Integral imaging is a technique for displaying three-dimensional (3D) images using a lens

array. The feature of the lens array that spatially samples and captures the light field from the

objects is exploited in the integral imaging to capture and display 3D images [1]. Full color,

full parallax real-time 3D images provided by the integral imaging make it attractive [2-7] and

considerable efforts have been made to enhance its viewing parameters [8-16]. A novel

integral imaging scheme with enhanced depth and 3D / two-dimension (2D) convertibility was

recently reported [17]. In this approach, the lens array, which is located behind the

transmission-type spatial light modulator (SLM) and a polymer-dispersed liquid crystal

(PDLC) attached to the lens array, enhance the expressible depth range substantially and

enable 3D/2D conversion. With these superior features, integral imaging acquires a much

wider range of applications, and approaches the level of commercialization. This is because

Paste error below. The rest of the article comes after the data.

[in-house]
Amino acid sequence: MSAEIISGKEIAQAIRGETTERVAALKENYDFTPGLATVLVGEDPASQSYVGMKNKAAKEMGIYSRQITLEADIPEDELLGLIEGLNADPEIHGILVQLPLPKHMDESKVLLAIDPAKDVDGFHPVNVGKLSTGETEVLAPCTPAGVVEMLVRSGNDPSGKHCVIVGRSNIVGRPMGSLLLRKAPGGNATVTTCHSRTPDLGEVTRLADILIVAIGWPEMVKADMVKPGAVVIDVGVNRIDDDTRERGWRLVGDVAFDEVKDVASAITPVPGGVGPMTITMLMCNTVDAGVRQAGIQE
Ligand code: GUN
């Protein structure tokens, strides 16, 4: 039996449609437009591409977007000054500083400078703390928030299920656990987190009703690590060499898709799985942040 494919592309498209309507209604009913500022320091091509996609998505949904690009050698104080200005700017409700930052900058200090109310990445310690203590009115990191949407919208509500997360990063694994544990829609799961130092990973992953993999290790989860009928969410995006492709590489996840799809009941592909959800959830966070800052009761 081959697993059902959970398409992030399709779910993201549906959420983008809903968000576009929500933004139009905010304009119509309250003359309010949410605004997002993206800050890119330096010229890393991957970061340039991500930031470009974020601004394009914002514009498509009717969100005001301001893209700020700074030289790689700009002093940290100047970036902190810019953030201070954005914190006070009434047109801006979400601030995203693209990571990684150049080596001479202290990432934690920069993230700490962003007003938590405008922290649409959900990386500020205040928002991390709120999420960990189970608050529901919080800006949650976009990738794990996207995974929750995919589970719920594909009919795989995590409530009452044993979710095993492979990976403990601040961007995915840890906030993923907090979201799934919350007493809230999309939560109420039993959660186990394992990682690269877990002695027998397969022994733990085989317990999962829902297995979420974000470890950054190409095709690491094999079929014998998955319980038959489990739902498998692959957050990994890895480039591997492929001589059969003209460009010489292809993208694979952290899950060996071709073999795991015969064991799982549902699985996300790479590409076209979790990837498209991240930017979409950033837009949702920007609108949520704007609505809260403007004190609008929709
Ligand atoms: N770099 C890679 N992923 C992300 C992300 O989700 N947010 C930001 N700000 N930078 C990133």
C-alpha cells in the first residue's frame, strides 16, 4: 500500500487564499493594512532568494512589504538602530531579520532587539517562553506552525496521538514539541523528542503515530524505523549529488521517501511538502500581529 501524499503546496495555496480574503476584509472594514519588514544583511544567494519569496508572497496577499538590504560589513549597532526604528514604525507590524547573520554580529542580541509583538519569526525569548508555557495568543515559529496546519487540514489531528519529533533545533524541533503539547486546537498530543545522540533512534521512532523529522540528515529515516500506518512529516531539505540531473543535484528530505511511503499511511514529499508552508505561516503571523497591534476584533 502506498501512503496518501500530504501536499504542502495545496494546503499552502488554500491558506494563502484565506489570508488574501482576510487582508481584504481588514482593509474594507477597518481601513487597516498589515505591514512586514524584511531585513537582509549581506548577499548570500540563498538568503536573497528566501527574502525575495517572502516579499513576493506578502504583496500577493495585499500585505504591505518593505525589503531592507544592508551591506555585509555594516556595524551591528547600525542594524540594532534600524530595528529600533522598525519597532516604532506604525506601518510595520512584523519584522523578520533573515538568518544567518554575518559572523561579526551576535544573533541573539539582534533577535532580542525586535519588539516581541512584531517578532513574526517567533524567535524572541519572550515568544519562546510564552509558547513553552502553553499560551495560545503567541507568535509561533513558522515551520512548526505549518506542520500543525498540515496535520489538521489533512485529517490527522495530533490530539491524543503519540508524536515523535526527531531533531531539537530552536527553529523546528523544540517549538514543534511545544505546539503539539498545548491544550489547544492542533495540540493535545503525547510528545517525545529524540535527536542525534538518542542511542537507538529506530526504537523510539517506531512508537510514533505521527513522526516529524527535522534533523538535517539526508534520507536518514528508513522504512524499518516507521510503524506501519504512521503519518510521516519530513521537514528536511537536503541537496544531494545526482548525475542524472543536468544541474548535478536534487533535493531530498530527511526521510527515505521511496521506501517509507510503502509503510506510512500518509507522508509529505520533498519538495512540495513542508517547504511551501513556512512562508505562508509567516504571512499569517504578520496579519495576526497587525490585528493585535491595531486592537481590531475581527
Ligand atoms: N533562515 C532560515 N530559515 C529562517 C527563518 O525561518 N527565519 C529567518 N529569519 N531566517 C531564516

only 3D/2D convertible display techniques can infiltrate into commercial markets for 3D TV.

Our previous work [17] using PDLC was the first demonstration of a 3D/2D convertible

integral imaging technique (that has both horizontal and vertical parallaxes unlike the

lenticular or parallax barrier technique). The remaining problem is resolution. In fact, depth

enhancement and 3D/2D convertibility can be achieved, but at the expense of the resolution.

Therefore it is necessary to develop a method that compensates for resolution degradation

while retaining the useful features, i.e., depth enhancement and 3D/2D convertibility.

In this paper, we report on a resolution enhancement scheme for a depth-enhanced 3D/2D

convertible display based on integral imaging. The proposed method utilizes an additional

lens array to generate an excess of point light sources, thus permitting the resolution of the

generated 3D images to be enhanced.

Light

source

Collimating

lens

Lens arraySLM

PDLC

(diffuse)

2D image2f

Light

source

Collimating

lens

Lens array

SLM

PDLC

(transparent)

3D image

2f

Point light

sources

Light

source

(a) (b)